Sales Toll Free:
chat off
   
inkflow
 
Home > Sample Essays > Analytical > Machiavelli, Erasmus And More’s Usage Of Mask > Buy essay
← Take the Four-Way View Leadership Moment: The Case of Babcock University New Department Chair Leaders Dilemma →
Live Chat

Custom Machiavelli, Erasmus And More’s Usage Of Mask essay paper writing service

Buy Machiavelli, Erasmus And More’s Usage Of Mask essay paper online

During the growth of post medieval nations, it was recognized that personal desires and passion had overwhelmingly taken centre stage in the leadership circles in most countries. Over the past centuries, many scholars across the globe tried to explore this phenomenon developing several arguments in a bid to unmask the denting effects of the “me” and not “us” in terms of leadership and resource allocation in different nations. Over the pas years, it has been quite evident that political, tribal and racial diversity has been used by world leaders to fight for their own interest in the pretext that they are fighting for the good of the nation. This prompted most scholars to look at and uncover the hidden motives behind leader’s ideologies. Machiavelli, Erasmus and More are among the scholars who undertook this daunting task. This paper seeks to explore the different works of these early scholars with the aim of uncovering whether they employed the usage of masks or not and its significance in their works.

A mask can be defined as a fact or action that conceals something. It is a covering or disguise used to shield anything in a piece of art. Erasmus, More, and Machiavelli all disclosed important information to us in their texts. The general interpretation of their ideas has been guided by the ongoing analysis in the manner in which they presented their work. It is believed that they were greatly influenced by the so- called “masks” behind which they hid. They must have either done it intentionally or inadvertently. Regardless of their motives, the information gathered from these books has been analyzed for centuries. The political, social, and religious reasons for using masks in their writingsbecomes clear as one delves further into the personal motives that may have inspired the ideas. One must bear in mind that it is always wise to look beyond the initial interpretation of a chosen piece of literature. Each of these literary has important messages to pass. It is up to us to decide if the way in which this material is presented; albeit behind a hidden mask, adds to the clarity and purpose of what the author is trying to convey.

Erasmus’s Praise of Folly was written in Latin and dedicated to his good friend Thomas More. This writing uses a mask of satire and irony throughout the text to make a firm statement regarding Christian ideals in the sixteenth century. As the text evolves, the writing takes a deeper tone as Folly also uses self- deception and madness. Folly praises herself constantly with a claim that life would not be good without her. “You’ll find nothing frolic or fortunate that owes it not to me.”Folly is found everywhere. Various people rely on her for their accomplishments such as doctors, lawyers, priests, authors and lovers.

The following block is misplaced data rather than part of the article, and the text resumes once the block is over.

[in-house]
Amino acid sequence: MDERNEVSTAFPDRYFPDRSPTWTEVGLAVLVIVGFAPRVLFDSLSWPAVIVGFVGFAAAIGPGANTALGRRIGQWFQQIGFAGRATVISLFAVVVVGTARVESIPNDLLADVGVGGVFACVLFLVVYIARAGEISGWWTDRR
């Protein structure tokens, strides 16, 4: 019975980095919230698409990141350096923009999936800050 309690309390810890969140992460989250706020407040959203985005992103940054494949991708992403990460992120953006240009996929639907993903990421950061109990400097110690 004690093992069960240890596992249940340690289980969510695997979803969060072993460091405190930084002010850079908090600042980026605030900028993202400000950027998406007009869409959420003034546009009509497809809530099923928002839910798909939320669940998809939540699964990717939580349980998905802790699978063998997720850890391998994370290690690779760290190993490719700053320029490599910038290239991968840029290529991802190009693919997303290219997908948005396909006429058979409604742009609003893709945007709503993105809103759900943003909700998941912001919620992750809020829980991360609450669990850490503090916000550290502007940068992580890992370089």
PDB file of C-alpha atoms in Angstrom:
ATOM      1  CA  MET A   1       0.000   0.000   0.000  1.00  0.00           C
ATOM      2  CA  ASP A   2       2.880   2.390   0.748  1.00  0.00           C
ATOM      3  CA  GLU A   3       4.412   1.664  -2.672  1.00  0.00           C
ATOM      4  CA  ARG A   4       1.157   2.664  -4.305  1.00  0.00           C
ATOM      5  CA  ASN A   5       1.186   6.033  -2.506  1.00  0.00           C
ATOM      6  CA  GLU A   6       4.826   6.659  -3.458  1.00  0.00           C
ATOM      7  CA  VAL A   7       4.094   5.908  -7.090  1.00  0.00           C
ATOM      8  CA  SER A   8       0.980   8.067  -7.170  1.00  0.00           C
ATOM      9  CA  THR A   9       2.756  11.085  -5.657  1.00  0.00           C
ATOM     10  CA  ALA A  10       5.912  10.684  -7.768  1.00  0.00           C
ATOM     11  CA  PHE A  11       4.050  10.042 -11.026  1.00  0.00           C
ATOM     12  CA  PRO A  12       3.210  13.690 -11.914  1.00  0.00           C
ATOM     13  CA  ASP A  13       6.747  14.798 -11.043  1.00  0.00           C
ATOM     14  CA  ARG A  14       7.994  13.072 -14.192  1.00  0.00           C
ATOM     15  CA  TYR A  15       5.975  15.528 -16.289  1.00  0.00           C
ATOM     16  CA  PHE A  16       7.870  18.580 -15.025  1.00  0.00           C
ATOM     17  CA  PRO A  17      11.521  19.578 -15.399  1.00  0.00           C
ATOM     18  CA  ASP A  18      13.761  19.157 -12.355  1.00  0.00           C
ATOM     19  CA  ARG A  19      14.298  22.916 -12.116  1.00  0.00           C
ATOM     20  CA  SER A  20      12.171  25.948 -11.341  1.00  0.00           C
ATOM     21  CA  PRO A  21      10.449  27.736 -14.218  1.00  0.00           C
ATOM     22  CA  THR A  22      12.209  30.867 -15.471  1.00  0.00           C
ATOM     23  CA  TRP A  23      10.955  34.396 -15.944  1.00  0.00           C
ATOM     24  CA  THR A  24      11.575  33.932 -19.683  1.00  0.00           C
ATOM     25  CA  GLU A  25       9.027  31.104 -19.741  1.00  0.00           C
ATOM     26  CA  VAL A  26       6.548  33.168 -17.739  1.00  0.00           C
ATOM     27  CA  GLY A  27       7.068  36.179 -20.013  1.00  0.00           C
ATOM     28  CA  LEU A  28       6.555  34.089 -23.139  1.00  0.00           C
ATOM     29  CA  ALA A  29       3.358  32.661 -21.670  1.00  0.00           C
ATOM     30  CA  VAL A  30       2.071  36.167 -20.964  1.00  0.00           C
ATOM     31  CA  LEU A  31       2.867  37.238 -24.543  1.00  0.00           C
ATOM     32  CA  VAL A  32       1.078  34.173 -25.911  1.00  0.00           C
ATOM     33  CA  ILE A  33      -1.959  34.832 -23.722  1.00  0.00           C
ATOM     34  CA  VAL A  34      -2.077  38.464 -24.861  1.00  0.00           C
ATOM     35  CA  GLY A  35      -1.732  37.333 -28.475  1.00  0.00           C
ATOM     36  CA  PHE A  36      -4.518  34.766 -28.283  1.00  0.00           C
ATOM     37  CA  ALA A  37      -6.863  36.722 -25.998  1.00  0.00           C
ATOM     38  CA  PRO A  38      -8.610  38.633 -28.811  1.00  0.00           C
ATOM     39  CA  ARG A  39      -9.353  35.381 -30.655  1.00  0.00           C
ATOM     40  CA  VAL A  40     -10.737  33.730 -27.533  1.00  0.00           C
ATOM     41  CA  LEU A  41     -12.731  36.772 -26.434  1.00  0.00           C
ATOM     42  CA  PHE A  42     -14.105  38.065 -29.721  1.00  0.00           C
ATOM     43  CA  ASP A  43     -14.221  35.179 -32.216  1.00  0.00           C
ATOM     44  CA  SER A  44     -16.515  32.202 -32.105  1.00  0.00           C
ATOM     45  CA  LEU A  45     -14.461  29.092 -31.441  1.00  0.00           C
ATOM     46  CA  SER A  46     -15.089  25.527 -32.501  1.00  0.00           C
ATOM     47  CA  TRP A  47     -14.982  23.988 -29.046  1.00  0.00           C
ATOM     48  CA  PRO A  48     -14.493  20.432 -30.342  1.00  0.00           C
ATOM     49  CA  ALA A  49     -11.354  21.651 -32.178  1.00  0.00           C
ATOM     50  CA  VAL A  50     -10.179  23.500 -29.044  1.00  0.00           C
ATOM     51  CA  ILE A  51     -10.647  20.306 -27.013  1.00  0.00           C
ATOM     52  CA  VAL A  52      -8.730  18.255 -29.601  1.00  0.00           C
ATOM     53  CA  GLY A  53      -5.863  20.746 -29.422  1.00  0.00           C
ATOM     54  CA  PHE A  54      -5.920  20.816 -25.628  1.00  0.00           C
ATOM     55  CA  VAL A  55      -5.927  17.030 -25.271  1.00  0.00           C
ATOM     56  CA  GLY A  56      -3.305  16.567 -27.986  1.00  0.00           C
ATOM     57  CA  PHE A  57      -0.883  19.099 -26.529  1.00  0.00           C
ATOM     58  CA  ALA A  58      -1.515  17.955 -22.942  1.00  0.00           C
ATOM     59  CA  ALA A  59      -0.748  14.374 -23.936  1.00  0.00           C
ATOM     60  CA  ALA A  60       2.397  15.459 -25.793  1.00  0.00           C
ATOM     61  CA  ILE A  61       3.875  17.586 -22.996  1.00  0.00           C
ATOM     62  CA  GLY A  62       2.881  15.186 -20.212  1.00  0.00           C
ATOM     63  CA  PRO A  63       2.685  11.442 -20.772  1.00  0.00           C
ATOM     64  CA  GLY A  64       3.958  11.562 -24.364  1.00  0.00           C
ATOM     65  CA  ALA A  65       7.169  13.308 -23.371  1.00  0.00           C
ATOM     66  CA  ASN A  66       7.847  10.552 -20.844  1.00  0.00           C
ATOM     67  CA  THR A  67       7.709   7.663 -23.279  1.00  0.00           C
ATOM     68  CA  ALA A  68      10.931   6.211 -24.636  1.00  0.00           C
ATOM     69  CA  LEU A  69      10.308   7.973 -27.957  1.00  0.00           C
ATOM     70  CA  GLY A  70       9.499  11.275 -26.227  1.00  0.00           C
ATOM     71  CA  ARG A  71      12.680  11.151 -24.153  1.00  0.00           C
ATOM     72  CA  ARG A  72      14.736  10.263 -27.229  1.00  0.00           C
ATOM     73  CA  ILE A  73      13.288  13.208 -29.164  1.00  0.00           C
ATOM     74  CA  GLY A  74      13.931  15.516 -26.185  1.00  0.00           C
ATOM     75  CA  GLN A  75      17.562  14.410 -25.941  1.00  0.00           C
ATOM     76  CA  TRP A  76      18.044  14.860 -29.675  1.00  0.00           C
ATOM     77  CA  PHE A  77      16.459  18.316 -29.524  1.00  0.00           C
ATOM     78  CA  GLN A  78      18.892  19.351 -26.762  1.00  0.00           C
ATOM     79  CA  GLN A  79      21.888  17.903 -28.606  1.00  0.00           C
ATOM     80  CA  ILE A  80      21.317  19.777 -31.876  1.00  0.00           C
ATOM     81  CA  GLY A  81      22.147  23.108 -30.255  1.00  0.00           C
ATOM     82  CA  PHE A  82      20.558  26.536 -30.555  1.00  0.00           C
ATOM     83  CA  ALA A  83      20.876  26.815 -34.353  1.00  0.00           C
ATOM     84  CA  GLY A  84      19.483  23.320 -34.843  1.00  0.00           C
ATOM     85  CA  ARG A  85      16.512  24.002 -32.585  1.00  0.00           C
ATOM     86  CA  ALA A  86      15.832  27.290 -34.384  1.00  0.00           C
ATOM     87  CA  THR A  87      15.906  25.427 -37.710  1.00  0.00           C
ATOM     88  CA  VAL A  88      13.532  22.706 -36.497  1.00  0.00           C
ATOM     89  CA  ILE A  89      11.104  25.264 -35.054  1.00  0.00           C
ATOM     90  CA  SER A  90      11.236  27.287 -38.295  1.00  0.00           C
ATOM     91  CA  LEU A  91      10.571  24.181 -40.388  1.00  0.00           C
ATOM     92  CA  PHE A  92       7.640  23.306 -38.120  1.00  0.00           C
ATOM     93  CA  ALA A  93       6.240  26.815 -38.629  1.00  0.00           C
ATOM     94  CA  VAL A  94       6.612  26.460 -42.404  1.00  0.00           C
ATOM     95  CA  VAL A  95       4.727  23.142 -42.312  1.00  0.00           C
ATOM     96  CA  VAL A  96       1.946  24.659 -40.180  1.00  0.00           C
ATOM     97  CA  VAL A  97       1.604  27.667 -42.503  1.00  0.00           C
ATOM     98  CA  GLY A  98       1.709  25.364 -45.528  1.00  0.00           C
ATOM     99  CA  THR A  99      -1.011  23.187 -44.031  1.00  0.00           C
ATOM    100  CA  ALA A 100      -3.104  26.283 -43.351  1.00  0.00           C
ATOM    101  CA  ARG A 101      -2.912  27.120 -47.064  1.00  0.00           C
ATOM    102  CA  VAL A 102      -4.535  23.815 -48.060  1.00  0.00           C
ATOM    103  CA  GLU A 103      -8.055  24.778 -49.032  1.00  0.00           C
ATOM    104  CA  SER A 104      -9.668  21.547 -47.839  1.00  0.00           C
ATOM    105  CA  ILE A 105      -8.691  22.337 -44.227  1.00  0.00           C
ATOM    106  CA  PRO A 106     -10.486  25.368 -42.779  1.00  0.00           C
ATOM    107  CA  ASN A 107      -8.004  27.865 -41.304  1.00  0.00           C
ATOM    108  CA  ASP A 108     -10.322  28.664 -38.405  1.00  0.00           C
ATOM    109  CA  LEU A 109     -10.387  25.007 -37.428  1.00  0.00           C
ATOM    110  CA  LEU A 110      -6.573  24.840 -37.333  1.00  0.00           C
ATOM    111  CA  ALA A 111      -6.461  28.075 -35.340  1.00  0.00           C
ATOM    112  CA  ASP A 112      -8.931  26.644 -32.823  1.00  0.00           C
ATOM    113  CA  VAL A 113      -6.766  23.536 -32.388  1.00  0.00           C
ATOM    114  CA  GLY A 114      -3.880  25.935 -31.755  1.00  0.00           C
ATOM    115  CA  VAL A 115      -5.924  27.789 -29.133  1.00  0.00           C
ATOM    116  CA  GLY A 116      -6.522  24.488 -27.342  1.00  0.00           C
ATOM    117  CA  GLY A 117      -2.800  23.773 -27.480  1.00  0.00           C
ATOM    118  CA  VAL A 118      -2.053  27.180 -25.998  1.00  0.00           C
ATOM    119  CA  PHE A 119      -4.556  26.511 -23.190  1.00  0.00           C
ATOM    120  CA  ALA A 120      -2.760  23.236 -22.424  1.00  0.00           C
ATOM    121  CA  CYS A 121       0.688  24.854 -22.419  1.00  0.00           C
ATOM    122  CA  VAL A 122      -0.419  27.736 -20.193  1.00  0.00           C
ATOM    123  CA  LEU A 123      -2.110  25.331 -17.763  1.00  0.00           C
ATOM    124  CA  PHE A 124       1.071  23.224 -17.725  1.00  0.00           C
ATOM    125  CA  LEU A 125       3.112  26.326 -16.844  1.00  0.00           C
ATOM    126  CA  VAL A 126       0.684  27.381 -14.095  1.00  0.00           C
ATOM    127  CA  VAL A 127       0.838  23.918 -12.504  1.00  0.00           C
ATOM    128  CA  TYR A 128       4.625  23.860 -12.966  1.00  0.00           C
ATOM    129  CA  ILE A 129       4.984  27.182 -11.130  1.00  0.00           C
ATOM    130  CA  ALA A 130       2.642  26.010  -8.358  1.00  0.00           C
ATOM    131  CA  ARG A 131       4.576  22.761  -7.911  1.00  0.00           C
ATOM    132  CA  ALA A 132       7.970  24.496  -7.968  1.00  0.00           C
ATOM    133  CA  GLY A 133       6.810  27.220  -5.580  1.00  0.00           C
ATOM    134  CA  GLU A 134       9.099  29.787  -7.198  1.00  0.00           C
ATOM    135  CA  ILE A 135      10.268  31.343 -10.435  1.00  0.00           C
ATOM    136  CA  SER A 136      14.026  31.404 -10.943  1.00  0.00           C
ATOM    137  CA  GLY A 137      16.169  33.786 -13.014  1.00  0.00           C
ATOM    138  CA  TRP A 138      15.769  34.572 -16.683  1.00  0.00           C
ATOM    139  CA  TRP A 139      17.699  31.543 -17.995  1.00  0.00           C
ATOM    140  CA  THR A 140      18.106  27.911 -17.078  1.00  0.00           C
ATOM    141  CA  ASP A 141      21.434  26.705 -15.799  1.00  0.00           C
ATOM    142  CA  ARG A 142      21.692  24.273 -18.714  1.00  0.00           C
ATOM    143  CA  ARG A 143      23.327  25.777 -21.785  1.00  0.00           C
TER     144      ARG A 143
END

0
0
DAYS
:
0
0
HOURS
:
0
0
MINUTES
:
0
0
SECONDS
Discount Code

Although it is unusual for a feminine figure to reveal such important things during this time period, folly is always present to entertain people. She demands that we think about life and how we live in this earth compassionately. Folly questions hierarchy and claims that she can make mankind happier than wisdom. Her argument is that man is better of when he is ignorant of the real atrocities of the world. By the end of the essay, Folly has touched everyone in different ways. Praises of Folly are constructed in ways that does not use the typical rhetorical tricks even though she ironically proceeds to use them constantly. Many times throughout the essay certain characters are diminished for the way they speak and use the language to their advantage, yet Folly ironically seems to be doing the very same thing. This proves her argument that almost every aspect of our lives is Folly. The satirical style used by Erasmus throughout Praise of Folly allows him to be resolute and unapologetically honest, with little personal risk.

Also, originally written in Latin, Utopia is the work of Thomas More. It seems to be a satire, which is indirectly critical of Europe’s religious hypocrisy and political corruption. In Utopia, More write in a playful manner, which quite possibly masks his obvious care and concern about what he is hearing and describing. Because Thomas More is the first person narrator, most of the time it feels as if we are listening to a real account of what actually happened. One must bear in mind that More is in essence telling the story of another first person account. Could this be a mask of deception? His text can certainly implore you to consider whether he is trustworthy and truthful. As mentioned before, although the text carries a playful tone, there are a number of questions regarding political philosophy particularly sixteenth century European politics.

Although More’s ultimate goal was probably to find areas of improvement to better Christian society, it can be a little confusing trying to decipher this information. But once one discovers the hidden agenda of Thomas More some deep seated issues take hold. “Then let me implore you, my dear Raphael, said I, describe that island (Utopia) to us!” (1.41) as mentioned before, his playful manner masks his concern, but it is obvious the characters in his text all feel strongly about finding some ethical and philosophical conclusions regarding social well-being and government. To do so, these characters need to appear unbiased and skeptical, so they can think clearly. Another mask Thomas More appears to use is one of fantasy. He uses elements that don’t exist to get us to think about the real issues of government, society, justice and many others.On a thorough analysis of these issues, we discover that Utopia isn’t really better. This playful, carefree world where a natural hierarchy exists has no violence against religion, religious uniformity or war. There is no money, plenty of time for rest and recreation, and all children are able to go to school. Yet, this still does not equate to the perfect place. For example, even though Utopians are all good and don’t need laws, they keep slaves. Also, all Utopians worship and believe in god, yet they are not Christian. The imaginary satire More presented us with actually allows the opportunity to see how early modern society existed with regards to politics, science, education, and religion. More exploited ambiguity to the fullest while presenting a vision of a society that appeared superior to the others. It raised serious doubts in the reader’s mind as to whether this was actually the case.